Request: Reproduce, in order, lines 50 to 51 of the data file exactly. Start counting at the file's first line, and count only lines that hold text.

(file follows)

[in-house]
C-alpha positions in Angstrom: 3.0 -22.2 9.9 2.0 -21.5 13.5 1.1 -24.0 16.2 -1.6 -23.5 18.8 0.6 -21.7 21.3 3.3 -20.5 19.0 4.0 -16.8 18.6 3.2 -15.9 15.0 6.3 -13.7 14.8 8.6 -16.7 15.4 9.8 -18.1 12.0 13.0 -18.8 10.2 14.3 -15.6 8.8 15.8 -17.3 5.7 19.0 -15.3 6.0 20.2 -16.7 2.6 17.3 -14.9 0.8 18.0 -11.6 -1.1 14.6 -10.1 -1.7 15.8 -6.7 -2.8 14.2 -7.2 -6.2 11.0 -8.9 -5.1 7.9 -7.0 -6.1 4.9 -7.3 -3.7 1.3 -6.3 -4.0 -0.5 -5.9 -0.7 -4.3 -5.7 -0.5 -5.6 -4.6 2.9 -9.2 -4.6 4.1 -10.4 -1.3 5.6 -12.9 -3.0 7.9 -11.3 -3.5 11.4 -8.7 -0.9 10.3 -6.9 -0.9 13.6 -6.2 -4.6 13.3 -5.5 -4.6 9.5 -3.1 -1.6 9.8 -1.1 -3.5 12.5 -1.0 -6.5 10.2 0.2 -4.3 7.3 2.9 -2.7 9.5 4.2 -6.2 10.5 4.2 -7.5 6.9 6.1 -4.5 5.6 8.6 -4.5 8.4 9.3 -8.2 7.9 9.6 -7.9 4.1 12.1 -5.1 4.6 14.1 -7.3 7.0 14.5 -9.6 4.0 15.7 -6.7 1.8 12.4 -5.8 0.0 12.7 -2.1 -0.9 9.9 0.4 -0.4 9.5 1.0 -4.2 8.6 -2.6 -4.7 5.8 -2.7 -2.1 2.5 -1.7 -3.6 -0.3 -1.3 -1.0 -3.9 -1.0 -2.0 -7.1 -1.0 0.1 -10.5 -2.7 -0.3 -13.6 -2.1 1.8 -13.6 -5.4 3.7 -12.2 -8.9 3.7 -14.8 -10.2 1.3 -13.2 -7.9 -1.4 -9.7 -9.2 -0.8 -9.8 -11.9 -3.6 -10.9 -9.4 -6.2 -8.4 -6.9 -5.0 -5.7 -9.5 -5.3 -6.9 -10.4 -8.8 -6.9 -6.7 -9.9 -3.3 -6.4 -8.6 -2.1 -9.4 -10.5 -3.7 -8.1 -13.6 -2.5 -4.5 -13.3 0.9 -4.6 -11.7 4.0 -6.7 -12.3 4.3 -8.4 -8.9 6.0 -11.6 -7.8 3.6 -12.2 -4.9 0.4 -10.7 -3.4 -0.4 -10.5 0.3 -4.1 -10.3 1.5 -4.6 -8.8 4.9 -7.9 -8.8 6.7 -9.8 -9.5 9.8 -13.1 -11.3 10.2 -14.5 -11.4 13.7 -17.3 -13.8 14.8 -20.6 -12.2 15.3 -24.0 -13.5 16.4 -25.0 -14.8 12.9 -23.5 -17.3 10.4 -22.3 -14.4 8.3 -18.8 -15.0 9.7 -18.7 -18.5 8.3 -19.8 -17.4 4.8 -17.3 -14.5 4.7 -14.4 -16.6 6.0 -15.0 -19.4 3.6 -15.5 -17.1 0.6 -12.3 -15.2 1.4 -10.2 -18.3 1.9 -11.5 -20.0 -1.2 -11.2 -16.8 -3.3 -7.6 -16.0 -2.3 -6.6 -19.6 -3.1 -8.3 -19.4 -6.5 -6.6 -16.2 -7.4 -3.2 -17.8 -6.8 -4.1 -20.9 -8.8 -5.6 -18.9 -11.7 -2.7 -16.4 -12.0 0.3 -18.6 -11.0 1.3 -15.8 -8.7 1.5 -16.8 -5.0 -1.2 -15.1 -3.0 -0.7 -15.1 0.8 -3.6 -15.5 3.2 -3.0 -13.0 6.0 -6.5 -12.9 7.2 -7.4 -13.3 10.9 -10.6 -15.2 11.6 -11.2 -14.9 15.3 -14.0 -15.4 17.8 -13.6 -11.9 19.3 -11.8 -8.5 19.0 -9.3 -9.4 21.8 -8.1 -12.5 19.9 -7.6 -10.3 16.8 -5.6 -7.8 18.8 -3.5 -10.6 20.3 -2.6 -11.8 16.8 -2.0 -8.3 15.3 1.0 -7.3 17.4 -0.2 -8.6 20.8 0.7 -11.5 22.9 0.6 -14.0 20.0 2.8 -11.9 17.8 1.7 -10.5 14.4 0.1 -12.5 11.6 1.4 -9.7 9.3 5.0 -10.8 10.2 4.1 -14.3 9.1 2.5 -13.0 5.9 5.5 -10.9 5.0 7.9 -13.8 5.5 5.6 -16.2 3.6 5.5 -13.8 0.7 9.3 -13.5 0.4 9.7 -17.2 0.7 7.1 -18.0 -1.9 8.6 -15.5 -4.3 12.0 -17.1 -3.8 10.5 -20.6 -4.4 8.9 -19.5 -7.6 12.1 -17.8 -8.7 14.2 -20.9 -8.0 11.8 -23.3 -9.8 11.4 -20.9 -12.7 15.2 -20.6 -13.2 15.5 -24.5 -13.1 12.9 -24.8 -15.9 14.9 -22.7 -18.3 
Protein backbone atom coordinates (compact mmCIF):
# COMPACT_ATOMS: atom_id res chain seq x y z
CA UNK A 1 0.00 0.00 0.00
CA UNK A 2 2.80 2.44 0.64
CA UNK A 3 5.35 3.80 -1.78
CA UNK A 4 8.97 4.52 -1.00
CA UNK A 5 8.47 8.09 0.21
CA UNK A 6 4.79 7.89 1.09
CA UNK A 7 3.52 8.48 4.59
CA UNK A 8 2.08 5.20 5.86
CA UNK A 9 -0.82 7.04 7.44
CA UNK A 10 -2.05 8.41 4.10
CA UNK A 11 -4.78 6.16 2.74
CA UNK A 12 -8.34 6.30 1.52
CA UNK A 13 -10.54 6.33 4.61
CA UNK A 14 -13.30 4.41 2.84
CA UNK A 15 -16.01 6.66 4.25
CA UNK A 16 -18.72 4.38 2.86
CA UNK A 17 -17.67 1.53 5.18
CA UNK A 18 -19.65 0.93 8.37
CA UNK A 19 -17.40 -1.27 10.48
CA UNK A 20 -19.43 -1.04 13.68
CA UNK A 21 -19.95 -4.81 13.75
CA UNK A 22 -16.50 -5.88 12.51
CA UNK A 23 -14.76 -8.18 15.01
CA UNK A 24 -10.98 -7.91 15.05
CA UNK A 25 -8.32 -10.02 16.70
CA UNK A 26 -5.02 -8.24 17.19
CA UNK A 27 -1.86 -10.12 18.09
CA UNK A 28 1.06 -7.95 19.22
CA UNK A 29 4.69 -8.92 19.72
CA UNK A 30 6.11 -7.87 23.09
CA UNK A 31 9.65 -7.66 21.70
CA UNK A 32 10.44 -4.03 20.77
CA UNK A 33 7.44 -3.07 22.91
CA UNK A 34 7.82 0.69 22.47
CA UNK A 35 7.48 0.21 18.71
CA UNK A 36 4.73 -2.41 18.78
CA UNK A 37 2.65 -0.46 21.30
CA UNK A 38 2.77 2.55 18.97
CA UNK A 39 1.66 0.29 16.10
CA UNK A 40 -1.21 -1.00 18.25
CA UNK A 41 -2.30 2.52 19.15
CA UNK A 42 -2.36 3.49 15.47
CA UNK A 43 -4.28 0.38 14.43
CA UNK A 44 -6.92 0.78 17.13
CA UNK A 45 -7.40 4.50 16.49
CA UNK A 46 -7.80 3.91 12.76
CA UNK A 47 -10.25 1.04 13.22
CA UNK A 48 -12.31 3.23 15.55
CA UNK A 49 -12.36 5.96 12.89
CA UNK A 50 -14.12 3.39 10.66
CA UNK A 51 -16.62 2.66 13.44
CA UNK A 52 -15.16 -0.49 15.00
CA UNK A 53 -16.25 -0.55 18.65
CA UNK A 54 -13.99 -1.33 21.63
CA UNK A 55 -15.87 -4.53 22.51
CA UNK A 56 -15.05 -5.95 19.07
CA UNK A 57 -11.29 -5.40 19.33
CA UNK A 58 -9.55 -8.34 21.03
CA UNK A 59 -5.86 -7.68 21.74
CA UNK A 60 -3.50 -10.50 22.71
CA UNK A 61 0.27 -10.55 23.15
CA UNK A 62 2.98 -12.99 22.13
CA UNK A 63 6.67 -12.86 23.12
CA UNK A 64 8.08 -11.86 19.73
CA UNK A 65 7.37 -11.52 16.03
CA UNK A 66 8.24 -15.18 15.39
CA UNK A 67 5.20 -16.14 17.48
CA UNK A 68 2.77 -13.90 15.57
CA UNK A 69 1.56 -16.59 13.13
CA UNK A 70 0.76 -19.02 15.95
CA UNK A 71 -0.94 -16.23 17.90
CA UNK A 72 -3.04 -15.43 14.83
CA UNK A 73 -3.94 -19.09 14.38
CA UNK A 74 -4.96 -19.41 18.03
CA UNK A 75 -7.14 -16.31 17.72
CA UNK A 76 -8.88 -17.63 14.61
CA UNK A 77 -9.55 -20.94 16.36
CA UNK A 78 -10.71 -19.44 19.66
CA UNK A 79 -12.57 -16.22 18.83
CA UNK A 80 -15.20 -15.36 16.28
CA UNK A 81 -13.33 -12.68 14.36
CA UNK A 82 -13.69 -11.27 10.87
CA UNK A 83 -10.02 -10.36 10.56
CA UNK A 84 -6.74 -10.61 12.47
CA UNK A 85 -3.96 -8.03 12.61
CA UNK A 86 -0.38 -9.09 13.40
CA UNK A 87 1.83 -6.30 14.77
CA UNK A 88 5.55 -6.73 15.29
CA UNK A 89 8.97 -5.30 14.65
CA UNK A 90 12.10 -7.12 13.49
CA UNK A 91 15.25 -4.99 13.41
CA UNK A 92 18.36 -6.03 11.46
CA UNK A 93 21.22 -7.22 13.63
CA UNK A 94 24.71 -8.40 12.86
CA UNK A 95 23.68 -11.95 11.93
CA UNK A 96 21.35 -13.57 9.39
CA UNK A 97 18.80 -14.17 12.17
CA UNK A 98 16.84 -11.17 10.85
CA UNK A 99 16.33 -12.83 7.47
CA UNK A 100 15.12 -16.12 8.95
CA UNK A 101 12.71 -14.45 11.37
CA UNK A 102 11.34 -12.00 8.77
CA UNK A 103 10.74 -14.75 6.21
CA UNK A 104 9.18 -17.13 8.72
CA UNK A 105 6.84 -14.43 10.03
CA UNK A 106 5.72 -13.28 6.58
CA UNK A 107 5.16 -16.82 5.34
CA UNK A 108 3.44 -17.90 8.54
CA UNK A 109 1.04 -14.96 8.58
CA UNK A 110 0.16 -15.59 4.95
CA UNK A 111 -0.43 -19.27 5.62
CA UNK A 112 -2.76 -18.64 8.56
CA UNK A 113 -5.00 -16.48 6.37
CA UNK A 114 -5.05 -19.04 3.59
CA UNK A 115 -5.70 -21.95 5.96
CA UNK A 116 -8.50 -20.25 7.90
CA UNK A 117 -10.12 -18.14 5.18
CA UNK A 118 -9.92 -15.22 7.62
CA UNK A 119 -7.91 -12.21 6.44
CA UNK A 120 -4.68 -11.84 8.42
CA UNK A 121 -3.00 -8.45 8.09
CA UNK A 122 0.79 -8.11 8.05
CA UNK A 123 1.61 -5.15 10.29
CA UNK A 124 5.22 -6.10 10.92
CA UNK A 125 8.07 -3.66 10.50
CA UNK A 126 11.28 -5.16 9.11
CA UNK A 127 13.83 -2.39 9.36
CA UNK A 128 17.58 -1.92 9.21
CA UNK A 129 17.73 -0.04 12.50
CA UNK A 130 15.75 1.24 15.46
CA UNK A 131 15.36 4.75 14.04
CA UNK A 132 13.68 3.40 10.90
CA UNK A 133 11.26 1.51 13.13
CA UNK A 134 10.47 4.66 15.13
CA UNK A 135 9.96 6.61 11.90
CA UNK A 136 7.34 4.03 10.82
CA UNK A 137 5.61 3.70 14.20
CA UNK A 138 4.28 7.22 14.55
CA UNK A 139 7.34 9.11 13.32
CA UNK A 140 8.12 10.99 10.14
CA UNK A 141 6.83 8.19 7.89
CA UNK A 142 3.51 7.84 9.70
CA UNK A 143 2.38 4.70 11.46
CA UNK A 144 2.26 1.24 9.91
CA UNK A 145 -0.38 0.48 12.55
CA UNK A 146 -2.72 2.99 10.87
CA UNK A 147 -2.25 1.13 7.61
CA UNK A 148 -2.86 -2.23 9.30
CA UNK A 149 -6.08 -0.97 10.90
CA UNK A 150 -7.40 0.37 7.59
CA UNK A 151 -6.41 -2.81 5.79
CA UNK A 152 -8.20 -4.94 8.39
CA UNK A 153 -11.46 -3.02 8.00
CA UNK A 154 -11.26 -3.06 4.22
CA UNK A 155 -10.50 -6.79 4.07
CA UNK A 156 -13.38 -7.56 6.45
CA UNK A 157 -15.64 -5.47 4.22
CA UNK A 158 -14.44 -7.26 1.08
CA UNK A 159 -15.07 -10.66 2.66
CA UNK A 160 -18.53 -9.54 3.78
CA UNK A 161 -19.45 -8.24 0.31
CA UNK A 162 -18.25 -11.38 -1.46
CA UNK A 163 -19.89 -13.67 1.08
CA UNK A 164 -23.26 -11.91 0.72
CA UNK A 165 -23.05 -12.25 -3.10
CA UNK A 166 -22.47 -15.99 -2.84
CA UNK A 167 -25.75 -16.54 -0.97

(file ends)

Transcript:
CA UNK A 46 -7.80 3.91 12.76
CA UNK A 47 -10.25 1.04 13.22